'Almost 1.5 million Muslim, Sikh and Hindu men volunteered in the Indian Expeditionary Force, which saw fighting on the Western Front, in East Africa, Mesopotamia, Egypt and Gallipoli'. Photo of members of a Waziri Khasadar, India 1917-19 courtesy of the Imperial War Museum.

'Almost 1.5 million Muslim, Sikh and Hindu men volunteered in the Indian Expeditionary Force, which saw fighting on the Western Front, in East Africa, Mesopotamia, Egypt and Gallipoli'. Photo of members of a Waziri Khasadar, India 1917-19 courtesy of the Imperial War Museum.

'Almost 1.5 million Muslim, Sikh and Hindu men volunteered in the Indian Expeditionary Force, which saw fighting on the Western Front, in East Africa, Mesopotamia, Egypt and Gallipoli'. Photo of members of a Waziri Khasadar, India 1917-19 courtesy of the Imperial War Museum.

The First World War had lasting consequences that extended far beyond Europe. It set in motion forces that developed into India's independence movement. Anne Bostanci, co-author of the British Council report, Remember the World as well as the War, ponders a promising emerging shift in the UK’s discussions about the First World War.

'This report clearly shows that the creative and cultural industries possess many assets, including creativity and respect for tradition.' Photo: Sharmeen Peshimam, for the British Council.

'This report clearly shows that the creative and cultural industries possess many assets, including creativity and respect for tradition.' Photo: Sharmeen Peshimam, for the British Council.

'This report clearly shows that the creative and cultural industries possess many assets, including creativity and respect for tradition.' Photo: Sharmeen Peshimam, for the British Council.

The British Council's Dee Lowry and Abdullah Qureshi summarise the main findings of our report on Pakistan's creative industries, published today.

'There’s not a single word in any of the languages I translate that can map perfectly onto a word in English. So it’s always interpretative, approximate, creative.' Photo by Erik Tjallinks under Creative Commons licence.

'There’s not a single word in any of the languages I translate that can map perfectly onto a word in English. So it’s always interpretative, approximate, creative.' Photo by Erik Tjallinks under Creative Commons licence.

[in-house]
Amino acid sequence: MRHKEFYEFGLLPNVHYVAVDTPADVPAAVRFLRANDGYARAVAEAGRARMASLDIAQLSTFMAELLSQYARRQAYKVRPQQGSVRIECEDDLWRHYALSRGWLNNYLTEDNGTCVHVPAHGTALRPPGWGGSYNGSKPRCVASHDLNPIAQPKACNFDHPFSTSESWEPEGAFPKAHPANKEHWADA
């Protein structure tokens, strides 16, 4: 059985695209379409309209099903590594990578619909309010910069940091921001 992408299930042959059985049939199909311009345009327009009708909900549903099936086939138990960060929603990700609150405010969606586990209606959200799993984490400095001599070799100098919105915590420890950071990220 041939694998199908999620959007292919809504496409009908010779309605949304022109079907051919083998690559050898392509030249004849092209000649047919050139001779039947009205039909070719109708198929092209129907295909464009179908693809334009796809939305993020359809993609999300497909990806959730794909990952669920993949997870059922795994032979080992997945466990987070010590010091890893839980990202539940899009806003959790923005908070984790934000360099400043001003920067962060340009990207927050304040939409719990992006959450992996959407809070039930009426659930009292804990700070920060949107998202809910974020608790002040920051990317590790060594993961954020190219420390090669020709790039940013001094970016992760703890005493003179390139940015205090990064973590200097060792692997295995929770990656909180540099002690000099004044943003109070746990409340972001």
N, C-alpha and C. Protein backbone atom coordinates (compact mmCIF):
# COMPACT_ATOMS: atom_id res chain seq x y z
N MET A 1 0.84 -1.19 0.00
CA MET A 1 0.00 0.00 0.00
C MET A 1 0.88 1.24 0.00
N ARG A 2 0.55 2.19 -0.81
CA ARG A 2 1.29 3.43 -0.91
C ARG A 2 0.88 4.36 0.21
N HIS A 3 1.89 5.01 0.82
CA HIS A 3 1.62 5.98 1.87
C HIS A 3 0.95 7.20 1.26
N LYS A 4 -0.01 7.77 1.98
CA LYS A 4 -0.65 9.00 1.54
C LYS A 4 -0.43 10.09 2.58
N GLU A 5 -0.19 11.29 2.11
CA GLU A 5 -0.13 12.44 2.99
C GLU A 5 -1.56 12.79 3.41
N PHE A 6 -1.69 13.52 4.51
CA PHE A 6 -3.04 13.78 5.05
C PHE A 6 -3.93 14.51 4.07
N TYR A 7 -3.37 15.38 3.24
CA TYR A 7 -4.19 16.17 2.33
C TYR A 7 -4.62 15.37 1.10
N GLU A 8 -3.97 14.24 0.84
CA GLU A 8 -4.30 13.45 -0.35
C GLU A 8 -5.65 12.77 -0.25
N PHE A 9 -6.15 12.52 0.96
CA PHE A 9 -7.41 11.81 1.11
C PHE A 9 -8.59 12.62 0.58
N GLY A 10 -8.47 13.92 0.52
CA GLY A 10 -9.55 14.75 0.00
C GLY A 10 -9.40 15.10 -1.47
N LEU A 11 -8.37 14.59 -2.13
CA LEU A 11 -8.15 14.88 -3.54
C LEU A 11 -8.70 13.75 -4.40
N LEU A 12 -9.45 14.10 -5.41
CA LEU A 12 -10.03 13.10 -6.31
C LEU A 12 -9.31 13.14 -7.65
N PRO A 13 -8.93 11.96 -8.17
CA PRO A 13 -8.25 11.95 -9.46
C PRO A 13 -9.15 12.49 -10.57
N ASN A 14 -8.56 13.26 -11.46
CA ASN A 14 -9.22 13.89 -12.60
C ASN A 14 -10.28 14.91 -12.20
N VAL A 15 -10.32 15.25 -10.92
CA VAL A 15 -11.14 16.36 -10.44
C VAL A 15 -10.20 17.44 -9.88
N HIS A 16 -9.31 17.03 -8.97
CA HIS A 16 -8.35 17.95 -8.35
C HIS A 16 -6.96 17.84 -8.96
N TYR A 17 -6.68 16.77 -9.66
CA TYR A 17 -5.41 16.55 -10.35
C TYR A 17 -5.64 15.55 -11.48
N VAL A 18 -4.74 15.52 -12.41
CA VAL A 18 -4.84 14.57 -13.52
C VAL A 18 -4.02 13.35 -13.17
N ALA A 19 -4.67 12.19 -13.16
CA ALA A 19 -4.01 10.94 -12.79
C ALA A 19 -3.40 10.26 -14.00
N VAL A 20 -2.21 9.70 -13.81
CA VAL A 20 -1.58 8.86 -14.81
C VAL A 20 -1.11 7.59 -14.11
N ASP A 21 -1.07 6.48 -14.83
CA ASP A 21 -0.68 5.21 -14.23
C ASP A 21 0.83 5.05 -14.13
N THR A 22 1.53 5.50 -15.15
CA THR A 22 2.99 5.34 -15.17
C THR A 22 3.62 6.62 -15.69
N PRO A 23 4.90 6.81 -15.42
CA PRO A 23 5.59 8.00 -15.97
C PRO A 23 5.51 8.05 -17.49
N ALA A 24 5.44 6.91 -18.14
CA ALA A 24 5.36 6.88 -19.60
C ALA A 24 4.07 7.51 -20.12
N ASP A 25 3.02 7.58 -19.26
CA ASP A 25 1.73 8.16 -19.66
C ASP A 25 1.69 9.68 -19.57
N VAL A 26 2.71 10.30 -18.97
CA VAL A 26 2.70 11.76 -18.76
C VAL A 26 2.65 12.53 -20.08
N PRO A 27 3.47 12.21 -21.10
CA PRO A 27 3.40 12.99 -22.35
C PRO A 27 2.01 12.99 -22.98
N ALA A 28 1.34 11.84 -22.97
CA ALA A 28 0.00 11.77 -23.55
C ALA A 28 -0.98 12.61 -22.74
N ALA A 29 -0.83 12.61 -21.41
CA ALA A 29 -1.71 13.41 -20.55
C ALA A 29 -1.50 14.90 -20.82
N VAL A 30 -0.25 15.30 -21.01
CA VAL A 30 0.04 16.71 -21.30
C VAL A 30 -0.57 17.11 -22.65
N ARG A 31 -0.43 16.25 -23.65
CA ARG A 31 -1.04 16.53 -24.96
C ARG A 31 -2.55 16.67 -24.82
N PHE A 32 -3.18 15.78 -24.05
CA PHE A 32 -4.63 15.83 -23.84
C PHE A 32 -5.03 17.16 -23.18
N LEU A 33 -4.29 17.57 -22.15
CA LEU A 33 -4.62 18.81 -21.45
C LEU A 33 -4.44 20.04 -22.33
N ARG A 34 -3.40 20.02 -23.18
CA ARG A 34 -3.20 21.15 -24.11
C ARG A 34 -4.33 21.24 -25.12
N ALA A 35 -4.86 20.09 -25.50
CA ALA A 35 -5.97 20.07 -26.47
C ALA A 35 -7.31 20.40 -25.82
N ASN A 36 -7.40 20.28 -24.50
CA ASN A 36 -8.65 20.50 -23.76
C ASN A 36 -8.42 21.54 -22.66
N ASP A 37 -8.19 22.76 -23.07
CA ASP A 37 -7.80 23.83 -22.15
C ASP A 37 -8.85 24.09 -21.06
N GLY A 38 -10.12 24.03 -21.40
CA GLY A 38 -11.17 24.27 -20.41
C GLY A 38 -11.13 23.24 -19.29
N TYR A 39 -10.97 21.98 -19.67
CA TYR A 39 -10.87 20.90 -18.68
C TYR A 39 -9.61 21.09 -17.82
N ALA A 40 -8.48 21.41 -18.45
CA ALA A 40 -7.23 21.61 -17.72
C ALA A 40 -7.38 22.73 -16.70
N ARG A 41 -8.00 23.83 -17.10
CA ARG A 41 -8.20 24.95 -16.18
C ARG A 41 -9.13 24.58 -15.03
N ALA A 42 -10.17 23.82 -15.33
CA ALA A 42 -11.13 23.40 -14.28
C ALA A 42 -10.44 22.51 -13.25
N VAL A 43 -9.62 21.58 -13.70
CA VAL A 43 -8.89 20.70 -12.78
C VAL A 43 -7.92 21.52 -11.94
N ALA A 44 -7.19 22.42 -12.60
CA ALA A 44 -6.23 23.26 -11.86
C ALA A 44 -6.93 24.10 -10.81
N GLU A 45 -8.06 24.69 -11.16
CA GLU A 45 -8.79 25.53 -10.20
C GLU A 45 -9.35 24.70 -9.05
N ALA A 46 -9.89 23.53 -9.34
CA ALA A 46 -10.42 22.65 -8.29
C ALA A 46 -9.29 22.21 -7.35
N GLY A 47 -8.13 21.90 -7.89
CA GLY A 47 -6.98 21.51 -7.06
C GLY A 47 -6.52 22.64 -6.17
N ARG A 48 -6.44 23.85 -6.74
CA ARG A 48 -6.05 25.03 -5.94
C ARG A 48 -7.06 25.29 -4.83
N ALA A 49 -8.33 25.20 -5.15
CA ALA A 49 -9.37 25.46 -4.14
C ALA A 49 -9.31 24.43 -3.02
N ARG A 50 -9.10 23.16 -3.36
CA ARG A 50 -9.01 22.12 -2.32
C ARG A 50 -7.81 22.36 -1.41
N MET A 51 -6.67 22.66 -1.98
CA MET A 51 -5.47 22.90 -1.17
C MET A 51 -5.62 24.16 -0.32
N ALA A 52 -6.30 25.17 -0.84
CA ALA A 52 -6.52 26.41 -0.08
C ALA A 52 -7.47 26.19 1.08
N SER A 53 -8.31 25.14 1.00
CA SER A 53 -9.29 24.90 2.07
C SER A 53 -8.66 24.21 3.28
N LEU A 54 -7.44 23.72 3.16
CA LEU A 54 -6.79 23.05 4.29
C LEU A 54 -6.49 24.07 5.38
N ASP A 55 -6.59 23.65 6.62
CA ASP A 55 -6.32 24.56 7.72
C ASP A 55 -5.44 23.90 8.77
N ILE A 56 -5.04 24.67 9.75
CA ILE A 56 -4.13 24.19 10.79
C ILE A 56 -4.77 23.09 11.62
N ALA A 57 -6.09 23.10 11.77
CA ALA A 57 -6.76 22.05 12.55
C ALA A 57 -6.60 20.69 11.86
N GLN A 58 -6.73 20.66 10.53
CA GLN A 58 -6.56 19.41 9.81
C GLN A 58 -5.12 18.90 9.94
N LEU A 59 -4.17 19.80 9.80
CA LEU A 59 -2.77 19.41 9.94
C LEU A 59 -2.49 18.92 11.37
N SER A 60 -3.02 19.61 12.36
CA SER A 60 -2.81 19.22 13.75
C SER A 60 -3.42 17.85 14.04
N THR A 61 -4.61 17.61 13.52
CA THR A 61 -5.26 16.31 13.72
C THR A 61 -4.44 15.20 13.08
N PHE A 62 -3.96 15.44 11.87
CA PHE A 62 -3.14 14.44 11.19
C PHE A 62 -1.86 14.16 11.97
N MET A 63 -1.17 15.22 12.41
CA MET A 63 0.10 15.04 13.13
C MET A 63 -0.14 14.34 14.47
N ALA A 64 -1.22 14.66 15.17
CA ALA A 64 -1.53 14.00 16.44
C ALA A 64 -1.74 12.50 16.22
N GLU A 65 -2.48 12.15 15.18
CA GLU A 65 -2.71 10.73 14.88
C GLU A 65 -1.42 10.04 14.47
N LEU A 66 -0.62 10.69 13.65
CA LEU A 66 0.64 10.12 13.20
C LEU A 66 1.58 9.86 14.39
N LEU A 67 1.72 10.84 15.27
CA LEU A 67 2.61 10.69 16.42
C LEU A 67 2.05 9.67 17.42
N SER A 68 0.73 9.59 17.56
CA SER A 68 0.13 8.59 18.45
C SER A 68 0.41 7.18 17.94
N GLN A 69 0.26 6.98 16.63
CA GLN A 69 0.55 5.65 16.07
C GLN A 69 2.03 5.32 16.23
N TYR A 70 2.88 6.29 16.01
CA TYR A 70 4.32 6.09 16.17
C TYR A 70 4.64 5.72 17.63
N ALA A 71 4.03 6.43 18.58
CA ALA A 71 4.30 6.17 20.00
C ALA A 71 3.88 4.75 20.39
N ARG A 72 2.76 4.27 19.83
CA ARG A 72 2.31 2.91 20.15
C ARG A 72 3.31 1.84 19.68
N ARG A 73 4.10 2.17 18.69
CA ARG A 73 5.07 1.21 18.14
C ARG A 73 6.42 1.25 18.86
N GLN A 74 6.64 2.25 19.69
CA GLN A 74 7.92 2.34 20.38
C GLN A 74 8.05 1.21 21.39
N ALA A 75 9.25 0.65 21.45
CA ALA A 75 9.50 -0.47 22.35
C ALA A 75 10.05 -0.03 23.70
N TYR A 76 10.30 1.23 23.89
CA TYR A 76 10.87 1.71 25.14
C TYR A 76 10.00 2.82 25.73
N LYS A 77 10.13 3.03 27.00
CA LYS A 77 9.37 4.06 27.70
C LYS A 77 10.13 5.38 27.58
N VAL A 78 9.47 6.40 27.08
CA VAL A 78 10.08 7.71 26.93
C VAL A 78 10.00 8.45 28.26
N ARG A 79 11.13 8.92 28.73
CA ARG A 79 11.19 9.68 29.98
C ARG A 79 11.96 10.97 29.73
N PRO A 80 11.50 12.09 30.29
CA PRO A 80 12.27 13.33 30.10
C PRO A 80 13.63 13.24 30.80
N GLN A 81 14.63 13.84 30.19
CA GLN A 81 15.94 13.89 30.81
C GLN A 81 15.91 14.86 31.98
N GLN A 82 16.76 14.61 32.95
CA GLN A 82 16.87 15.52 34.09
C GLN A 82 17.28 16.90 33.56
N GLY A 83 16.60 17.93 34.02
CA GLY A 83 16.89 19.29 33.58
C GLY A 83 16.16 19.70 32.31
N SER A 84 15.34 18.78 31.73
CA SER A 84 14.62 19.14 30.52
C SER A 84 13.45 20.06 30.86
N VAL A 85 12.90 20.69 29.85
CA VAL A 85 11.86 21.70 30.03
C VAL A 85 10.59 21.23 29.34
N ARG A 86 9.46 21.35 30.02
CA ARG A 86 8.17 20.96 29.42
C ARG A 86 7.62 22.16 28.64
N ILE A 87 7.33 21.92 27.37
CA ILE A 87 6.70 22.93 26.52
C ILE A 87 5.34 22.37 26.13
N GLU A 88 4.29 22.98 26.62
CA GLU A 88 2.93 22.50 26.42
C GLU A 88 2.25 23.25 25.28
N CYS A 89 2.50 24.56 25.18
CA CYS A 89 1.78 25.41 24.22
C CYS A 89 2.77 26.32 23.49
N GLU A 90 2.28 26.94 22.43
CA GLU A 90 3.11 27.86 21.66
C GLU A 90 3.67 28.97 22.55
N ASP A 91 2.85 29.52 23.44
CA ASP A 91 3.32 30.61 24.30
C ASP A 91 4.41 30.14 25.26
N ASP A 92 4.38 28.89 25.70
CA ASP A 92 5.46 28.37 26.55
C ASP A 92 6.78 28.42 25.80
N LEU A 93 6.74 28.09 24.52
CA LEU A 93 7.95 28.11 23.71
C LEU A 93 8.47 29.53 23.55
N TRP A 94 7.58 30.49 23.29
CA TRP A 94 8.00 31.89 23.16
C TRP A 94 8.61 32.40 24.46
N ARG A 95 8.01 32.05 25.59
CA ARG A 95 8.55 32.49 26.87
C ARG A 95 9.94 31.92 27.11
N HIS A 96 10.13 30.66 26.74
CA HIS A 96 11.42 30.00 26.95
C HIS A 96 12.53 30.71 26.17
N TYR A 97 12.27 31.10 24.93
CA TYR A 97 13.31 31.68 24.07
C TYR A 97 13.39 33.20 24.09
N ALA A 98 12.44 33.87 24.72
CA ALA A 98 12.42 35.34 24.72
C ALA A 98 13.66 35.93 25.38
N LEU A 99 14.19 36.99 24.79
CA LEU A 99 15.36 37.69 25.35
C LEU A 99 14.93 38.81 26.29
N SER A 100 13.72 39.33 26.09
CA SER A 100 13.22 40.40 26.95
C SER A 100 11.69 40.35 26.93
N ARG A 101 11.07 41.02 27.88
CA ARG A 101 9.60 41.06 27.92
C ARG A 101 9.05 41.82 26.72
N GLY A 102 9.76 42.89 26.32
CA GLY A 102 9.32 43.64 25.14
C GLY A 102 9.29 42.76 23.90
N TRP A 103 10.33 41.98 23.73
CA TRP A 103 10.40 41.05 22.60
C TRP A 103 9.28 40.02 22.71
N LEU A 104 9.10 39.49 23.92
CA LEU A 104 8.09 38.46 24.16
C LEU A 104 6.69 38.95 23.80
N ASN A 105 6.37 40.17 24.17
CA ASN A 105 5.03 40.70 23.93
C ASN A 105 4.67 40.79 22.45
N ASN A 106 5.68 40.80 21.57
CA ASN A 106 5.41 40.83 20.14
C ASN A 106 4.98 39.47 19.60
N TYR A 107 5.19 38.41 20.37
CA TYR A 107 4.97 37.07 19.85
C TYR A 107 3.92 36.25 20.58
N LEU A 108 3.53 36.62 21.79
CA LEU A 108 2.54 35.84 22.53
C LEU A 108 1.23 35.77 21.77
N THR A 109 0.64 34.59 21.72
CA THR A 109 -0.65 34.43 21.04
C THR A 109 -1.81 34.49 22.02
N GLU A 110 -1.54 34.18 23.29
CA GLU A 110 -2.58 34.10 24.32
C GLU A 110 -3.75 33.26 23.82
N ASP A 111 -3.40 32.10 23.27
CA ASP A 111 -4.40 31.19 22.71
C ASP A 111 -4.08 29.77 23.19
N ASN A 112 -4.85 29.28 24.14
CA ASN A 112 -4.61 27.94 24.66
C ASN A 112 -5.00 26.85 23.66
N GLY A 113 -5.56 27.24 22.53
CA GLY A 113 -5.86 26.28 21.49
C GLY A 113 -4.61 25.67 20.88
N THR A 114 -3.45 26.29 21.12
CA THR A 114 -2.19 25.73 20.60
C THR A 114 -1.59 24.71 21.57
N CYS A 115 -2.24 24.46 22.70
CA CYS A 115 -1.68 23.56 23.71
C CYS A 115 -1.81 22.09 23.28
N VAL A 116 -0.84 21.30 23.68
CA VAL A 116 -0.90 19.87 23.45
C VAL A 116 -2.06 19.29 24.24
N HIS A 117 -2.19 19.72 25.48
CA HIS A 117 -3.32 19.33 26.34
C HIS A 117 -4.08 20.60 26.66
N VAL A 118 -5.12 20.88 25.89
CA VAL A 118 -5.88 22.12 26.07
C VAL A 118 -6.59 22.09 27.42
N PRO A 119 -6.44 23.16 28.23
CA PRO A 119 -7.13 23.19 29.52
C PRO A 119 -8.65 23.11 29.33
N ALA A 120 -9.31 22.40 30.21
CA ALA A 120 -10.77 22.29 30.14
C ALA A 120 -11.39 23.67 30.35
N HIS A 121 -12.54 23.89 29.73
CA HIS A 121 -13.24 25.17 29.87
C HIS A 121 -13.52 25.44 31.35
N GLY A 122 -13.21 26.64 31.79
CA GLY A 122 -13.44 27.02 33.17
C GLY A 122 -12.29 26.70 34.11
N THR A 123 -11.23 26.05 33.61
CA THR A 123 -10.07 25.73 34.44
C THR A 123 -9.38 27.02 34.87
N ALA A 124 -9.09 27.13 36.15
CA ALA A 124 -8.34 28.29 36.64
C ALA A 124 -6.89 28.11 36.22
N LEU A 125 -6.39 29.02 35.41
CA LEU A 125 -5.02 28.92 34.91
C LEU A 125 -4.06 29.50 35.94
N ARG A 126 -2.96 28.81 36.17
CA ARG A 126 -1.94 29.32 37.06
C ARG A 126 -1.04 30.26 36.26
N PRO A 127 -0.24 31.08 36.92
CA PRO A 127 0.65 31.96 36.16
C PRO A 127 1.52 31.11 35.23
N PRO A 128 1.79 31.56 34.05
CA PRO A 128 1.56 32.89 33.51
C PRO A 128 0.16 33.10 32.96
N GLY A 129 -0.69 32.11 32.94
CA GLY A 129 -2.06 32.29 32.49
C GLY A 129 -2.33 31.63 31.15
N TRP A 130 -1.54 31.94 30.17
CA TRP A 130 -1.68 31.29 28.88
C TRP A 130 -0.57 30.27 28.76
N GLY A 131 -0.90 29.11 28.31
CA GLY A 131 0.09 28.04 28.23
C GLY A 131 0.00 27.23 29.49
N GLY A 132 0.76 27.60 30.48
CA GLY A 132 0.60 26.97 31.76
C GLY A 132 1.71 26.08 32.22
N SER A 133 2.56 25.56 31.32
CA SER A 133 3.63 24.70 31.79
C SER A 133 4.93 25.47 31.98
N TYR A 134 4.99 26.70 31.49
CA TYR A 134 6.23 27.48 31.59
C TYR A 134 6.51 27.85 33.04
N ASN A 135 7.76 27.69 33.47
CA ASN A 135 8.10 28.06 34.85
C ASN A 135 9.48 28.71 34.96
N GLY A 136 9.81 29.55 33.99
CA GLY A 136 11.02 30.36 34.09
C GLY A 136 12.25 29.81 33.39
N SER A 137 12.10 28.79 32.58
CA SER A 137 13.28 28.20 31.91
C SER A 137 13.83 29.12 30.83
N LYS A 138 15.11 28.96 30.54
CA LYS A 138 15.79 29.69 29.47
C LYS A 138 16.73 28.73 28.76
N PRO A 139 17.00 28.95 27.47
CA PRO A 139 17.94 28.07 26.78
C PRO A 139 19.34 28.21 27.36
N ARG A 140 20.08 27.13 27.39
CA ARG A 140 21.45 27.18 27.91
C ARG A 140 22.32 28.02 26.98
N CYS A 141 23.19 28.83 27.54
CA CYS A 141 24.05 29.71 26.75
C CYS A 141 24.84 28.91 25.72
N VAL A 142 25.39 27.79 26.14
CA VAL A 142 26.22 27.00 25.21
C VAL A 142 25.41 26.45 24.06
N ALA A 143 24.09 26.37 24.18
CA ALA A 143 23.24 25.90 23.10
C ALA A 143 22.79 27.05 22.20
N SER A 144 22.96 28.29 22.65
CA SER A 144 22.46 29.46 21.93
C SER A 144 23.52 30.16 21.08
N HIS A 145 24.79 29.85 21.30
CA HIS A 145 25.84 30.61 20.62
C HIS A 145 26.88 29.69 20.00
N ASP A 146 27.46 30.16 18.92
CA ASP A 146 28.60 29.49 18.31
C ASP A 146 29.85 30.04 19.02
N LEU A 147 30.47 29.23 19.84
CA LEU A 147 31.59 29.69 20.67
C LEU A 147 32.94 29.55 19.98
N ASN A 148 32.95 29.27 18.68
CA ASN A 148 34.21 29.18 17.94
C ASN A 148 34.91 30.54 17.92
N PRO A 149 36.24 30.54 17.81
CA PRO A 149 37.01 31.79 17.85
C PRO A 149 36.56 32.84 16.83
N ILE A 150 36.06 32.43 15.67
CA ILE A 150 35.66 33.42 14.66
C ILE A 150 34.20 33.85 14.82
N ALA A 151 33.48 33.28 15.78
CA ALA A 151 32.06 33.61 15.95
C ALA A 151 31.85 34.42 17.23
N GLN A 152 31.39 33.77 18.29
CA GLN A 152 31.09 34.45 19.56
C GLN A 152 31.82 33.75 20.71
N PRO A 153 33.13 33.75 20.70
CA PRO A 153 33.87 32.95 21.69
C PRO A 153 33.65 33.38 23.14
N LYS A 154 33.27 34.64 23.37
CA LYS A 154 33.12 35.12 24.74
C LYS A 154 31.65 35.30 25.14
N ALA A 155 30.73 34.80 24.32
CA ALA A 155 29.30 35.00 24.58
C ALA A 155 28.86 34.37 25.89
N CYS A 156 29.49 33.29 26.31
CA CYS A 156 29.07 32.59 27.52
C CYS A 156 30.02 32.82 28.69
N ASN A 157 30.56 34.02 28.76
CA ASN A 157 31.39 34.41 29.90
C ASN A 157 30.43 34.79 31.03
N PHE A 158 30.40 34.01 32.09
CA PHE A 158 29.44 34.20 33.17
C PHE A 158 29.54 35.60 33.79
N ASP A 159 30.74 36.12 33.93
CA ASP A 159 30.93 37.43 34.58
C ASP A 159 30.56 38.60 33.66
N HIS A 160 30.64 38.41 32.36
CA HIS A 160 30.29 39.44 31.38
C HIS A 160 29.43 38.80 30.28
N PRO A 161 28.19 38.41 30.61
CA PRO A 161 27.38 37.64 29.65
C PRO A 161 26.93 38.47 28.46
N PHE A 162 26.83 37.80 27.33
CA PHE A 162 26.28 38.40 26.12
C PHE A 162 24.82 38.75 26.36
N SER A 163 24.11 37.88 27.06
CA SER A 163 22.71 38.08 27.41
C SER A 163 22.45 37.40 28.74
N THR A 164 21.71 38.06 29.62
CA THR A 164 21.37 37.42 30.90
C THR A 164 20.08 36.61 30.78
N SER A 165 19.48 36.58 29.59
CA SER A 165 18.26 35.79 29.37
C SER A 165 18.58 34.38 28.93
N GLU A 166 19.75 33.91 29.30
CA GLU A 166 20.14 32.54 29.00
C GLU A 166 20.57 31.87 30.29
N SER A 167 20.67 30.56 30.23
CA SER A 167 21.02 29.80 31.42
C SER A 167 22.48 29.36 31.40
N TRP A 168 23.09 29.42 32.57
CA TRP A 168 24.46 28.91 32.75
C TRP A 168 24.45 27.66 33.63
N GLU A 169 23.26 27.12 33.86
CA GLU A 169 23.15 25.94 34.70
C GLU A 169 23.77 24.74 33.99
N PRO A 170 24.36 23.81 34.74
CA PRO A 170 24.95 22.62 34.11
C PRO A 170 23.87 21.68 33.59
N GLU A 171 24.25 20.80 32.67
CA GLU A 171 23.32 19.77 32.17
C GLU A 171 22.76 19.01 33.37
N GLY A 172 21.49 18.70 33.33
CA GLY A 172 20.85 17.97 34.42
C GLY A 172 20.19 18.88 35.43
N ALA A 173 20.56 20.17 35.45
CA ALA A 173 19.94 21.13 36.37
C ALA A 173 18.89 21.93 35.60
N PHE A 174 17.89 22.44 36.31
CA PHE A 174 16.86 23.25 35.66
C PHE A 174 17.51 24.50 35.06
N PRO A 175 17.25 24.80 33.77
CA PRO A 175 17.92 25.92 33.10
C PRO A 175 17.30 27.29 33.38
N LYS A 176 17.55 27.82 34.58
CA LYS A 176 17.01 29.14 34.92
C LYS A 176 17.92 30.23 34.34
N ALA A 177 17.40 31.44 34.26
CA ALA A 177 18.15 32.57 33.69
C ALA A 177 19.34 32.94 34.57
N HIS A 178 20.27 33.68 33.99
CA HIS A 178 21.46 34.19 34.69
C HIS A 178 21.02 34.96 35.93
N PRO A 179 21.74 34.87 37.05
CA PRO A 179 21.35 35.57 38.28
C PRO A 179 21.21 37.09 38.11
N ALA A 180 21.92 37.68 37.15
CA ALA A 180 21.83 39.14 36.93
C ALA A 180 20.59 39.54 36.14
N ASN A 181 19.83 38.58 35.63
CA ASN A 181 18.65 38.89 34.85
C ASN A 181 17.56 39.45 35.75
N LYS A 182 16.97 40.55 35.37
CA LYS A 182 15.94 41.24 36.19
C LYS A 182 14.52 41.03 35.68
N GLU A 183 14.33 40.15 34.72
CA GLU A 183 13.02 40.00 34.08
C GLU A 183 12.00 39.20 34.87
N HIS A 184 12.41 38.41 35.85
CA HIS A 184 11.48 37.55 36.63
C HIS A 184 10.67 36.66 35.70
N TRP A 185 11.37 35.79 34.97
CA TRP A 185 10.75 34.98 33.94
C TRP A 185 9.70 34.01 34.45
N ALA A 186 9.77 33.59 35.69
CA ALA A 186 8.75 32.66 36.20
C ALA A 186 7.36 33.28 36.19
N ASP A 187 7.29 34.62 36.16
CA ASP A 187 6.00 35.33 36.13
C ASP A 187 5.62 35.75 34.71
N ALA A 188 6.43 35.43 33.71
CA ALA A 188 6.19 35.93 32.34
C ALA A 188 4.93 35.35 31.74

'There’s not a single word in any of the languages I translate that can map perfectly onto a word in English. So it’s always interpretative, approximate, creative.' Photo by Erik Tjallinks under Creative Commons licence.

'Poetry is what gets lost in translation', the American poet Robert Frost is quoted as saying. So how do you translate literature effectively? The British Council's Ted Hodgkinson spoke to Daniel Hahn, director of the British Centre for Literary Translation, and Urdu language translator Fahmida Riaz, during a literary translation workshop taking place in Karachi on 13-17 October.

'The recruitment of talented international postgraduates has become a strategic priority for institutions and governments globally.' Photo: Asim Bharwani on Flickr/CC

'The recruitment of talented international postgraduates has become a strategic priority for institutions and governments globally.' Photo: Asim Bharwani on Flickr/CC

'The recruitment of talented international postgraduates has become a strategic priority for institutions and governments globally.' Photo: Asim Bharwani on Flickr/CC

Universities increasingly depend on Chinese and Indian postgraduates, but what other markets are opening up? The British Council's Zainab Malik, author of a new report about student mobility trends between now and 2024, says institutions and policy-makers need to attract students from other expanding economies.

'When you offer something beautiful to somebody, their first instinct is to accept it. Every form of art starts with a point of beauty.' Photo by The Lowry on Flickr under Creative Commons licence.

'When you offer something beautiful to somebody, their first instinct is to accept it. Every form of art starts with a point of beauty.' Photo by The Lowry on Flickr under Creative Commons licence.

'When you offer something beautiful to somebody, their first instinct is to accept it. Every form of art starts with a point of beauty.' Photo by The Lowry on Flickr under Creative Commons licence.

What will audiences in Bangladesh make of a contemporary dance performance about their homeland? The British Council's Eeshita Azad explains why the arts can help people see their country from a different point of view. DESH will be performed on 18 and 19 September at the Shilpakala Academy, Dhaka.